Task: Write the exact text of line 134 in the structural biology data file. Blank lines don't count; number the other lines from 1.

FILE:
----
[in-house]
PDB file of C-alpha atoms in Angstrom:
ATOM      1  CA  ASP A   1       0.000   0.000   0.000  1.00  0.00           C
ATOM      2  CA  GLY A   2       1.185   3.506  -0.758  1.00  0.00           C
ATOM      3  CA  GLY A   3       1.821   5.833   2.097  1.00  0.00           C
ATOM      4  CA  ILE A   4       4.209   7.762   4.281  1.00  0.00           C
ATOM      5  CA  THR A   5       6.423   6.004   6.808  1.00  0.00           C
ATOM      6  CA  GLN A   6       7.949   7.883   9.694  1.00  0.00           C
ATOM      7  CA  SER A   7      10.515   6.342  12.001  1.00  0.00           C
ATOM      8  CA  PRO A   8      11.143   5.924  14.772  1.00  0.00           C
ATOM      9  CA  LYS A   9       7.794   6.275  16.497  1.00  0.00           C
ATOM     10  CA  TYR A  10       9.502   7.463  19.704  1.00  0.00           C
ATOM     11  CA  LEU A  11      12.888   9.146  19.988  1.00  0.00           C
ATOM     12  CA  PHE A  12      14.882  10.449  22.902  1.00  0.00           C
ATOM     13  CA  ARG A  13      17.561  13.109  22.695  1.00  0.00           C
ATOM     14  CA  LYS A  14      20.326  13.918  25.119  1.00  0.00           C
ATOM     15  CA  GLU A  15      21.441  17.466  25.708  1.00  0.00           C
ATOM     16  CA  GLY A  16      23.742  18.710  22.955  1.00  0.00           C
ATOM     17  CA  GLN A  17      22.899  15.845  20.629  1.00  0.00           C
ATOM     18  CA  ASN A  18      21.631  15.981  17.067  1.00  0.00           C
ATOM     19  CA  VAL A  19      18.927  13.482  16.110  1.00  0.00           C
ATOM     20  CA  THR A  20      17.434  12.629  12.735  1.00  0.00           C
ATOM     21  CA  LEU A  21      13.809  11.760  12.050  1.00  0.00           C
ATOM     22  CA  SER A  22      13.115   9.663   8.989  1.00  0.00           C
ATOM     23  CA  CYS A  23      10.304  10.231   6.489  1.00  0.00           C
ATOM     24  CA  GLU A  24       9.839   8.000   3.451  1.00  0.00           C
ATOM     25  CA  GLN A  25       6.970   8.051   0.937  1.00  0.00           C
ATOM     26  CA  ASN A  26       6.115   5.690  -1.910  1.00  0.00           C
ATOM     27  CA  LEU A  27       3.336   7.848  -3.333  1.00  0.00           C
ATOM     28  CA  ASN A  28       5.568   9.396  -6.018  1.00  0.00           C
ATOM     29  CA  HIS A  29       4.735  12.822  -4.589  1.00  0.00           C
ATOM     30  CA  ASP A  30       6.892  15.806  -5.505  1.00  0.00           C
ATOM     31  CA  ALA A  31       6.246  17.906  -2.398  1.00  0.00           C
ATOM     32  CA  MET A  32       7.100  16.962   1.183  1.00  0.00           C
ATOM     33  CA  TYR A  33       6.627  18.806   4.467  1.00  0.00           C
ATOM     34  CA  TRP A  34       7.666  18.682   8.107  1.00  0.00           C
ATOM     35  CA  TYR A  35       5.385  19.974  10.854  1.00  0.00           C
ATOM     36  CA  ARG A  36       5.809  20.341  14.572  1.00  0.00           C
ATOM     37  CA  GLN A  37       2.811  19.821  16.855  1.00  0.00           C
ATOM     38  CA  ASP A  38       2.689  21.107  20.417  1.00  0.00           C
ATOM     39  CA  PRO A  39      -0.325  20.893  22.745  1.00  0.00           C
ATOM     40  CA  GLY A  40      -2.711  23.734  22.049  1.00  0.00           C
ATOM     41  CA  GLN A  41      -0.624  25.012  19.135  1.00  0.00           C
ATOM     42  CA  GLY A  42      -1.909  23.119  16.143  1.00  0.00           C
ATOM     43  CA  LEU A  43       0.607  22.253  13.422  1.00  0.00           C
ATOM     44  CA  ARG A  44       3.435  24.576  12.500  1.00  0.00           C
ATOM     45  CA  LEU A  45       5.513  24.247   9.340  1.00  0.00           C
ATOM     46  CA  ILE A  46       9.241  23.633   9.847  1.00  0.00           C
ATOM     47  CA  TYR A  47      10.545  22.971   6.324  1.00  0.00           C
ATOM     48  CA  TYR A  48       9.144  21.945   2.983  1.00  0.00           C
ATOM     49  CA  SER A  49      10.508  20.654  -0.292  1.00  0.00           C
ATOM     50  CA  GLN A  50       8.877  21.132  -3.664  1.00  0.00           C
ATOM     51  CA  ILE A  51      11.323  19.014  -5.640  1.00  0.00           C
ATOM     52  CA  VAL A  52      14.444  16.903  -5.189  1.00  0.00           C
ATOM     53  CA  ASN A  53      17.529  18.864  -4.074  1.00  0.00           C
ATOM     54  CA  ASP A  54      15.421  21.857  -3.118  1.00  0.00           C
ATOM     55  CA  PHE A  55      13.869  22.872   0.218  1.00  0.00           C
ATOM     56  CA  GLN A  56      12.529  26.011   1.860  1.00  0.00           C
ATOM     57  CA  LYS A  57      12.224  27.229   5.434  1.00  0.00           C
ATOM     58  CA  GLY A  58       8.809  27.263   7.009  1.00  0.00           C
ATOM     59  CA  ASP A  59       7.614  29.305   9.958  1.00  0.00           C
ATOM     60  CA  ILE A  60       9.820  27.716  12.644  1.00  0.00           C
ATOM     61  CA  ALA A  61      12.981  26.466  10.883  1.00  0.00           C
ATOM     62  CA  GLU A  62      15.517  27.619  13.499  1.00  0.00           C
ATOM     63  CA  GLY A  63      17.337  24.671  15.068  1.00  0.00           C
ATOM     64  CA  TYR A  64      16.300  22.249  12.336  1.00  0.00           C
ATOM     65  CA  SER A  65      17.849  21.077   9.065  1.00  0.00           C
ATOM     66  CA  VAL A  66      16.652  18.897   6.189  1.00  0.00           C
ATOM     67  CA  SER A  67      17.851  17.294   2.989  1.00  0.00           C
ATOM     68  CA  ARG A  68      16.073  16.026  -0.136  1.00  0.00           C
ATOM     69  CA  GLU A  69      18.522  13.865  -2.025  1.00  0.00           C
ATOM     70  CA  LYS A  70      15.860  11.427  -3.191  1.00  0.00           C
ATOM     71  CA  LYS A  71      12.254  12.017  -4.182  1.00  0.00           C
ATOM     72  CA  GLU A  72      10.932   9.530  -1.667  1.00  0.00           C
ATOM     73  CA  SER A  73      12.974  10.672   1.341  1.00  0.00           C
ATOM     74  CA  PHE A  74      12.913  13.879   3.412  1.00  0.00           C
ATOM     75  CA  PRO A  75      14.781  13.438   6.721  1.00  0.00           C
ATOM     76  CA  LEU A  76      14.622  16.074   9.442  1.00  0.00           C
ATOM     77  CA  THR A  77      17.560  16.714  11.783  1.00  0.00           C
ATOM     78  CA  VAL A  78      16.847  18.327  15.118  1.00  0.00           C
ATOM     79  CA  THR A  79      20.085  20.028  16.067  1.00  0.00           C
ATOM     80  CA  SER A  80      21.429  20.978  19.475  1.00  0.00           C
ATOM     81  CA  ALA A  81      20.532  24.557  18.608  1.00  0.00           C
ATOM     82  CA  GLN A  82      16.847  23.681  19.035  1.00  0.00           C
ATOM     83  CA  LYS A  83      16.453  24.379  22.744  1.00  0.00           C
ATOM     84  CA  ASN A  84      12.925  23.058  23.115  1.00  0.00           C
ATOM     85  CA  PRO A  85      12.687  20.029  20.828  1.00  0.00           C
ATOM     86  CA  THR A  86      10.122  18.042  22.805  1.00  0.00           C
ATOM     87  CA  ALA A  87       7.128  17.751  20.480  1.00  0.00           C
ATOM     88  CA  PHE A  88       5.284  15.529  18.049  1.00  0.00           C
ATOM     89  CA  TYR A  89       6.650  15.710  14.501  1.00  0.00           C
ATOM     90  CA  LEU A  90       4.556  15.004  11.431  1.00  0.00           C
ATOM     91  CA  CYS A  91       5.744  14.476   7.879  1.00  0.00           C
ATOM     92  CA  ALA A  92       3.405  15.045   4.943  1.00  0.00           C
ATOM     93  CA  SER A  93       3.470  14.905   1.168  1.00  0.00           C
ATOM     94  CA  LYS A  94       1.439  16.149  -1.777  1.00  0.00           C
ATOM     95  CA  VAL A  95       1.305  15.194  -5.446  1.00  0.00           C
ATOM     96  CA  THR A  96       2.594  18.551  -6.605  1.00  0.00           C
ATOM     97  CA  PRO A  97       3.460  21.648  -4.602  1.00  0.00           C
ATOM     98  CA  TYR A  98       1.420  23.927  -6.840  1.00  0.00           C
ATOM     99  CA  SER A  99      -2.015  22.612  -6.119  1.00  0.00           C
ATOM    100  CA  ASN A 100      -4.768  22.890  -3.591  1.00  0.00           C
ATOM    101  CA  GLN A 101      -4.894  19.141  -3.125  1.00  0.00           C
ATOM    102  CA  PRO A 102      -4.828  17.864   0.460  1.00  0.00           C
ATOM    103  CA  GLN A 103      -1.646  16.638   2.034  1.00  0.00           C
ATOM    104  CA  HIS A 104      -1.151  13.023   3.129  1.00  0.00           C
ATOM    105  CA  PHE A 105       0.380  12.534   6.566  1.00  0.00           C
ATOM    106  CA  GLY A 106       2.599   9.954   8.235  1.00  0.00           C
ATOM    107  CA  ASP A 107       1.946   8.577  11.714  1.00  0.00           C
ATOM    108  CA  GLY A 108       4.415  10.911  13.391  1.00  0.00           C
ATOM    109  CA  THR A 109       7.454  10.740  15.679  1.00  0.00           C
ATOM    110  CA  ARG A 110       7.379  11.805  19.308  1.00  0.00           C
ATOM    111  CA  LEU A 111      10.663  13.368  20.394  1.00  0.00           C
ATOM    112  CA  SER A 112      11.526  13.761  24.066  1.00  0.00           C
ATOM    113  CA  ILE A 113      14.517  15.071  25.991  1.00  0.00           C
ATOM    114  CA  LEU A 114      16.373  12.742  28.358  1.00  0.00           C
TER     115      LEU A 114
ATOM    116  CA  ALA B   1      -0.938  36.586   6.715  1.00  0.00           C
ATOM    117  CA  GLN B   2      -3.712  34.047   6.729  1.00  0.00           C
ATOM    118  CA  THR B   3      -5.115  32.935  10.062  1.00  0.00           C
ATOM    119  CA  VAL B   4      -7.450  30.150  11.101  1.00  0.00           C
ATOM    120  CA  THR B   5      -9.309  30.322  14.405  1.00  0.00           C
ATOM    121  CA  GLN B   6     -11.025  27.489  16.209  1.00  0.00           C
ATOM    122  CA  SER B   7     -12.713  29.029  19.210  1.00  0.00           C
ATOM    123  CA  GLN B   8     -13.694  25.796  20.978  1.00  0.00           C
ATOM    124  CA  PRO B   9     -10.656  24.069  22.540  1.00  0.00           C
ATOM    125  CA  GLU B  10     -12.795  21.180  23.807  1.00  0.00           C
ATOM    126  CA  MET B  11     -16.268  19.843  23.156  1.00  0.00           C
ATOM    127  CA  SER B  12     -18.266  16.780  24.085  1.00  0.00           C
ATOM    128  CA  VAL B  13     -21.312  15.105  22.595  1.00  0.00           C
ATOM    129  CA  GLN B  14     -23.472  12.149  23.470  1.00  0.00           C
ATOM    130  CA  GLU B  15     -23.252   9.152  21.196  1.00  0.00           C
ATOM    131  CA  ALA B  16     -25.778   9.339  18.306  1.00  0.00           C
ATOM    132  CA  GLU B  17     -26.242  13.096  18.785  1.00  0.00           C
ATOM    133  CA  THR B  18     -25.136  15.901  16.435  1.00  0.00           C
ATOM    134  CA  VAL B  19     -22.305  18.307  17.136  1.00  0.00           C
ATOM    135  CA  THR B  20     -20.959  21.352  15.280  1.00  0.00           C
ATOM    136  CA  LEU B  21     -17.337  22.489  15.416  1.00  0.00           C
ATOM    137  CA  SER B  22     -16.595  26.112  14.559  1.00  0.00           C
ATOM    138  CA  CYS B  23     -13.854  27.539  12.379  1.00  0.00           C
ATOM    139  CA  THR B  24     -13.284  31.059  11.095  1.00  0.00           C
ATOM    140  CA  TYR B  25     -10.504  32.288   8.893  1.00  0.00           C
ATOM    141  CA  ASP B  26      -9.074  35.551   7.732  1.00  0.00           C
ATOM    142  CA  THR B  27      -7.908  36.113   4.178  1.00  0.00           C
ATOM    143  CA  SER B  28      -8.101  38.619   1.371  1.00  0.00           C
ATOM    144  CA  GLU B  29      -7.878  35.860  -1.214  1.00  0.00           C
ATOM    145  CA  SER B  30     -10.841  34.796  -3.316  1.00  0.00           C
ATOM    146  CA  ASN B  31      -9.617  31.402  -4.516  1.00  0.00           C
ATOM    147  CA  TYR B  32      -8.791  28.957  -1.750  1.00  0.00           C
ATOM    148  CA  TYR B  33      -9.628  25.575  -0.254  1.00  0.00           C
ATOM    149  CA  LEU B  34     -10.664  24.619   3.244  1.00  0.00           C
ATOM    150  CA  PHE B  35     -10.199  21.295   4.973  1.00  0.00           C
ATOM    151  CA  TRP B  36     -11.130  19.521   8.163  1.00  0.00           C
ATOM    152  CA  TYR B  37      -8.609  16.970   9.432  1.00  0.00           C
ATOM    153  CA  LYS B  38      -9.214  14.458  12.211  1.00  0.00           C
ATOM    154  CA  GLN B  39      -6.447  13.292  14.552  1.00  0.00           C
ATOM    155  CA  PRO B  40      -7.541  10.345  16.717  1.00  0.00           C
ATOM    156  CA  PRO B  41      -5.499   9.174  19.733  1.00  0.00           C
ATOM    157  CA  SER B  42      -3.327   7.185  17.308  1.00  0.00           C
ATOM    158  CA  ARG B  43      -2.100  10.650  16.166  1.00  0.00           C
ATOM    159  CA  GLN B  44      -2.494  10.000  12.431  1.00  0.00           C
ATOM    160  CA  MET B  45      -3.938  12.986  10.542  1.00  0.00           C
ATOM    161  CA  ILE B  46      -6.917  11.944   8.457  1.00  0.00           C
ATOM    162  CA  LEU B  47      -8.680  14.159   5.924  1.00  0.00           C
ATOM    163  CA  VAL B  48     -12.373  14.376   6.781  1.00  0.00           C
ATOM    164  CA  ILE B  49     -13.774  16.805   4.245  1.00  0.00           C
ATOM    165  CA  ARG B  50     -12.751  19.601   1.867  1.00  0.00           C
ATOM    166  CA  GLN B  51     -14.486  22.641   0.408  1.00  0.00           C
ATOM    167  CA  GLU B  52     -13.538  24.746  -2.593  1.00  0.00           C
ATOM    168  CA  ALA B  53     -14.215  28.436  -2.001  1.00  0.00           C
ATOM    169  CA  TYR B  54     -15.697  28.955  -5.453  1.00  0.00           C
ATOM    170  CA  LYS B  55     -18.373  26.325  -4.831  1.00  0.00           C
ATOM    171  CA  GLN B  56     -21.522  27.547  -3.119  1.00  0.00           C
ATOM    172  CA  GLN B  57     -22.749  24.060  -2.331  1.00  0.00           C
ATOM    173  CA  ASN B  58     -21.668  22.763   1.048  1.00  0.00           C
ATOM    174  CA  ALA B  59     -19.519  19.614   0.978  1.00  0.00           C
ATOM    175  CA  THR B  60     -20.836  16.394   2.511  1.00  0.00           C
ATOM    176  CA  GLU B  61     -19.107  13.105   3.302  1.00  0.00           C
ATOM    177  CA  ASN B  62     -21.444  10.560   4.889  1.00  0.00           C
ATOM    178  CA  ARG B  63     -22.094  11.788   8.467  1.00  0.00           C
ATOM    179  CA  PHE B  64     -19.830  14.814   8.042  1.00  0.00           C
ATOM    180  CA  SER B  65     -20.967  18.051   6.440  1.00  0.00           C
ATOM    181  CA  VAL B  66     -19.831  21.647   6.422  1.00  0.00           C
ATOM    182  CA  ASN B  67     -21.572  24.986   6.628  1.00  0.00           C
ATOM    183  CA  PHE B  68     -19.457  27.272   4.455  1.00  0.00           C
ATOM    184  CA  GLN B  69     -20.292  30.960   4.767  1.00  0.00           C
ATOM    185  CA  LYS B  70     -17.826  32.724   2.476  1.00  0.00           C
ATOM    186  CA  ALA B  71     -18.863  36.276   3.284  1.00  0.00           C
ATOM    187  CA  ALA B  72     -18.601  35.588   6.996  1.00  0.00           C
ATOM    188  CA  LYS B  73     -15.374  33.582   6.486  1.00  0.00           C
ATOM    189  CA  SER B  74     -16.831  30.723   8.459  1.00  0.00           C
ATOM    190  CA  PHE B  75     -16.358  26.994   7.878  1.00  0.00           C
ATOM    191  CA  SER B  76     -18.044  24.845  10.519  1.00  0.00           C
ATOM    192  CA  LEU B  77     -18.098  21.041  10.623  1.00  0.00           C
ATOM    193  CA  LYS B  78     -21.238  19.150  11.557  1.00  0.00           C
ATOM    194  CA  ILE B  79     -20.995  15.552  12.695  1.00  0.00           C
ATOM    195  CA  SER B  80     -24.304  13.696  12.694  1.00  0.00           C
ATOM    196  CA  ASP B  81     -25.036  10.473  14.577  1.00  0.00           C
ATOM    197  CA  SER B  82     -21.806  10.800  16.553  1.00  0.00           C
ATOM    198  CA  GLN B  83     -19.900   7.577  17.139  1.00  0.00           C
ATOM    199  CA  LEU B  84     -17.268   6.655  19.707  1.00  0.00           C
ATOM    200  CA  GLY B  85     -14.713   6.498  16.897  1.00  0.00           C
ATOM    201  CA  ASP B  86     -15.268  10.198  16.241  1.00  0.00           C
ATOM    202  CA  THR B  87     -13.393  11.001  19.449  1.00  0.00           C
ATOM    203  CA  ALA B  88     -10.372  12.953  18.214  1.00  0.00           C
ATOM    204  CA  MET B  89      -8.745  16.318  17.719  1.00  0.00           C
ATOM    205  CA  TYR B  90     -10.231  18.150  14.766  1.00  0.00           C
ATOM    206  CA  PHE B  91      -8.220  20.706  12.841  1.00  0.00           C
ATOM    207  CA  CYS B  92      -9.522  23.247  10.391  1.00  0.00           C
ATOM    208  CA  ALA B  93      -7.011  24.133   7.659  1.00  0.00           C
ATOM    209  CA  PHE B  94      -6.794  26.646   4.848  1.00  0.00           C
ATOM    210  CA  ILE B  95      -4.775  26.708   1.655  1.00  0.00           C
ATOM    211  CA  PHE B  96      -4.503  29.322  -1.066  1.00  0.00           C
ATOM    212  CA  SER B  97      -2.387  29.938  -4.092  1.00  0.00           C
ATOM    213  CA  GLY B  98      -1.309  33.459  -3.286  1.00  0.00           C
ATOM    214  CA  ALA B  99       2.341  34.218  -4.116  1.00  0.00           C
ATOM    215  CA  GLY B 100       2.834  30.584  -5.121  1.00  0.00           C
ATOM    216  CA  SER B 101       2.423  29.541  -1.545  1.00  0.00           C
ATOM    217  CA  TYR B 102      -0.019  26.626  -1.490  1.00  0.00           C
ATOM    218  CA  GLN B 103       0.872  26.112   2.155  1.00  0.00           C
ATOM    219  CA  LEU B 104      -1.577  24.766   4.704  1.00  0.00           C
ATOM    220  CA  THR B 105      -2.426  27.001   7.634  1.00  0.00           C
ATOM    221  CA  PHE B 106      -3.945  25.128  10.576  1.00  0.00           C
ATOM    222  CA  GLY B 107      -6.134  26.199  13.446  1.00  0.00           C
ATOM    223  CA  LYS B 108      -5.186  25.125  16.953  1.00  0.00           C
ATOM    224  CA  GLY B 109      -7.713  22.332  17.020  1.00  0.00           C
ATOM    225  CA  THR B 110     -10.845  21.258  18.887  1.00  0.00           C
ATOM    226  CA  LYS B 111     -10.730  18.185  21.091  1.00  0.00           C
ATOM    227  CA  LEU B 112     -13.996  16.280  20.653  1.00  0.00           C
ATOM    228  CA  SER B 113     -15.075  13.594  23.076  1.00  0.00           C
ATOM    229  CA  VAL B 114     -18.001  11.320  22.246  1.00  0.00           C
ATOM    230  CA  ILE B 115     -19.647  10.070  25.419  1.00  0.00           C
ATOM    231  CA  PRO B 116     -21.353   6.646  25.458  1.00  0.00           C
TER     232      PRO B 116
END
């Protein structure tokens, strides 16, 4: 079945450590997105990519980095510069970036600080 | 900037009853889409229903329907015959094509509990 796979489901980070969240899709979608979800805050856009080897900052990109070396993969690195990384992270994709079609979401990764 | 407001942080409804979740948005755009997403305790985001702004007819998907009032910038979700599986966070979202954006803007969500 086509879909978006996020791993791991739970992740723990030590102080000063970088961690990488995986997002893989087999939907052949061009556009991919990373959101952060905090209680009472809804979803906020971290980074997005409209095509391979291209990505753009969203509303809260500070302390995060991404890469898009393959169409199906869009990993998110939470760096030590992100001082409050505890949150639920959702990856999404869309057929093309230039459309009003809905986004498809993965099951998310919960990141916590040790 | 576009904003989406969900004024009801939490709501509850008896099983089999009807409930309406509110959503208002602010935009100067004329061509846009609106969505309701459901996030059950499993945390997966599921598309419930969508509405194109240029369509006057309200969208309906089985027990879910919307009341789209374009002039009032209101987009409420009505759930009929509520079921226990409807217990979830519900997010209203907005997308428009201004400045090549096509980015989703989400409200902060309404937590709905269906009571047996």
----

ATOM    132  CA  GLU B  17     -26.242  13.096  18.785  1.00  0.00           C